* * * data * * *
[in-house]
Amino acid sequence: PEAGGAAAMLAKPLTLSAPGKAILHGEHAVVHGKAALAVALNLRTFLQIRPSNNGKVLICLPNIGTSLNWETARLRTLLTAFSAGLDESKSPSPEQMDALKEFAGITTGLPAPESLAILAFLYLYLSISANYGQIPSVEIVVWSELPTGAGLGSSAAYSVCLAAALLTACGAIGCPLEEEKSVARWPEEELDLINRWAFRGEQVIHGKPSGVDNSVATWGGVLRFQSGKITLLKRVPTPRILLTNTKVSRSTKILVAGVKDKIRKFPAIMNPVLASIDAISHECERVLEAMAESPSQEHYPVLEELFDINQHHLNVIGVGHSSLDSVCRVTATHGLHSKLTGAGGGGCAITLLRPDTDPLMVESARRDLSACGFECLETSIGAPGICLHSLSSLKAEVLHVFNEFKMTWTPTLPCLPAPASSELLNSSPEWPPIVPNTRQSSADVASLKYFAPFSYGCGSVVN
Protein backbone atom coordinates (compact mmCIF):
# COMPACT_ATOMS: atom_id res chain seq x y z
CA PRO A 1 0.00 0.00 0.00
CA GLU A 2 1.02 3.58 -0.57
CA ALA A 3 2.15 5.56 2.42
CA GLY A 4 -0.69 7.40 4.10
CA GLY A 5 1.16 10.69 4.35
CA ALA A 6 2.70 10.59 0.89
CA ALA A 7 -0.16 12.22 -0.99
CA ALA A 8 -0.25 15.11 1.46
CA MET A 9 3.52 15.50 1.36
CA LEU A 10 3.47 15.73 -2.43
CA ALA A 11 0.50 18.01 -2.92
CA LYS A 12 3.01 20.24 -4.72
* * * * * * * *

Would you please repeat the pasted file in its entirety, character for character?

[in-house]
Amino acid sequence: PEAGGAAAMLAKPLTLSAPGKAILHGEHAVVHGKAALAVALNLRTFLQIRPSNNGKVLICLPNIGTSLNWETARLRTLLTAFSAGLDESKSPSPEQMDALKEFAGITTGLPAPESLAILAFLYLYLSISANYGQIPSVEIVVWSELPTGAGLGSSAAYSVCLAAALLTACGAIGCPLEEEKSVARWPEEELDLINRWAFRGEQVIHGKPSGVDNSVATWGGVLRFQSGKITLLKRVPTPRILLTNTKVSRSTKILVAGVKDKIRKFPAIMNPVLASIDAISHECERVLEAMAESPSQEHYPVLEELFDINQHHLNVIGVGHSSLDSVCRVTATHGLHSKLTGAGGGGCAITLLRPDTDPLMVESARRDLSACGFECLETSIGAPGICLHSLSSLKAEVLHVFNEFKMTWTPTLPCLPAPASSELLNSSPEWPPIVPNTRQSSADVASLKYFAPFSYGCGSVVN
Protein backbone atom coordinates (compact mmCIF):
# COMPACT_ATOMS: atom_id res chain seq x y z
CA PRO A 1 0.00 0.00 0.00
CA GLU A 2 1.02 3.58 -0.57
CA ALA A 3 2.15 5.56 2.42
CA GLY A 4 -0.69 7.40 4.10
CA GLY A 5 1.16 10.69 4.35
CA ALA A 6 2.70 10.59 0.89
CA ALA A 7 -0.16 12.22 -0.99
CA ALA A 8 -0.25 15.11 1.46
CA MET A 9 3.52 15.50 1.36
CA LEU A 10 3.47 15.73 -2.43
CA ALA A 11 0.50 18.01 -2.92
CA LYS A 12 3.01 20.24 -4.72